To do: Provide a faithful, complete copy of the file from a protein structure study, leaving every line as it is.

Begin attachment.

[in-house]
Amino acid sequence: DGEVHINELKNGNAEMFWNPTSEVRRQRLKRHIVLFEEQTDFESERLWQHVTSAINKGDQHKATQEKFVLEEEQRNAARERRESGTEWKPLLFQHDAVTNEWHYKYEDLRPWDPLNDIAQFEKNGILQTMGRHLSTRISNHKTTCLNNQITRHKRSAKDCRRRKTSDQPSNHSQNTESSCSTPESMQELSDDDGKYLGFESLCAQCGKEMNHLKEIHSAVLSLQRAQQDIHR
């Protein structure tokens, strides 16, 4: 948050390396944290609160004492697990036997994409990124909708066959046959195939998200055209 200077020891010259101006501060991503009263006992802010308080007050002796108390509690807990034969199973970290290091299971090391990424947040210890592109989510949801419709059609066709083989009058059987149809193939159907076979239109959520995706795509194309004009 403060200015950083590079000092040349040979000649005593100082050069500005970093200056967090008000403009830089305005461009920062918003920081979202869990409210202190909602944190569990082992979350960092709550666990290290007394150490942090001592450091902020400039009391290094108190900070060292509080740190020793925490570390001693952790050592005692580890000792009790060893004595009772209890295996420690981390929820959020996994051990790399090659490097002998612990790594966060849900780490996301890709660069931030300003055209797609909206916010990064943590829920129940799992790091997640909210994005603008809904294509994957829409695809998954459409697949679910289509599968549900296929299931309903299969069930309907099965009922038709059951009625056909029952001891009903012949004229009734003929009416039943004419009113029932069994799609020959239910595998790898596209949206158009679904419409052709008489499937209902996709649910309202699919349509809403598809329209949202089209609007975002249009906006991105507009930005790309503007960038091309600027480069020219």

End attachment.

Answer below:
[in-house]
Amino acid sequence: DGEVHINELKNGNAEMFWNPTSEVRRQRLKRHIVLFEEQTDFESERLWQHVTSAINKGDQHKATQEKFVLEEEQRNAARERRESGTEWKPLLFQHDAVTNEWHYKYEDLRPWDPLNDIAQFEKNGILQTMGRHLSTRISNHKTTCLNNQITRHKRSAKDCRRRKTSDQPSNHSQNTESSCSTPESMQELSDDDGKYLGFESLCAQCGKEMNHLKEIHSAVLSLQRAQQDIHR
């Protein structure tokens, strides 16, 4: 948050390396944290609160004492697990036997994409990124909708066959046959195939998200055209 200077020891010259101006501060991503009263006992802010308080007050002796108390509690807990034969199973970290290091299971090391990424947040210890592109989510949801419709059609066709083989009058059987149809193939159907076979239109959520995706795509194309004009 403060200015950083590079000092040349040979000649005593100082050069500005970093200056967090008000403009830089305005461009920062918003920081979202869990409210202190909602944190569990082992979350960092709550666990290290007394150490942090001592450091902020400039009391290094108190900070060292509080740190020793925490570390001693952790050592005692580890000792009790060893004595009772209890295996420690981390929820959020996994051990790399090659490097002998612990790594966060849900780490996301890709660069931030300003055209797609909206916010990064943590829920129940799992790091997640909210994005603008809904294509994957829409695809998954459409697949679910289509599968549900296929299931309903299969069930309907099965009922038709059951009625056909029952001891009903012949004229009734003929009416039943004419009113029932069994799609020959239910595998790898596209949206158009679904419409052709008489499937209902996709649910309202699919349509809403598809329209949202089209609007975002249009906006991105507009930005790309503007960038091309600027480069020219």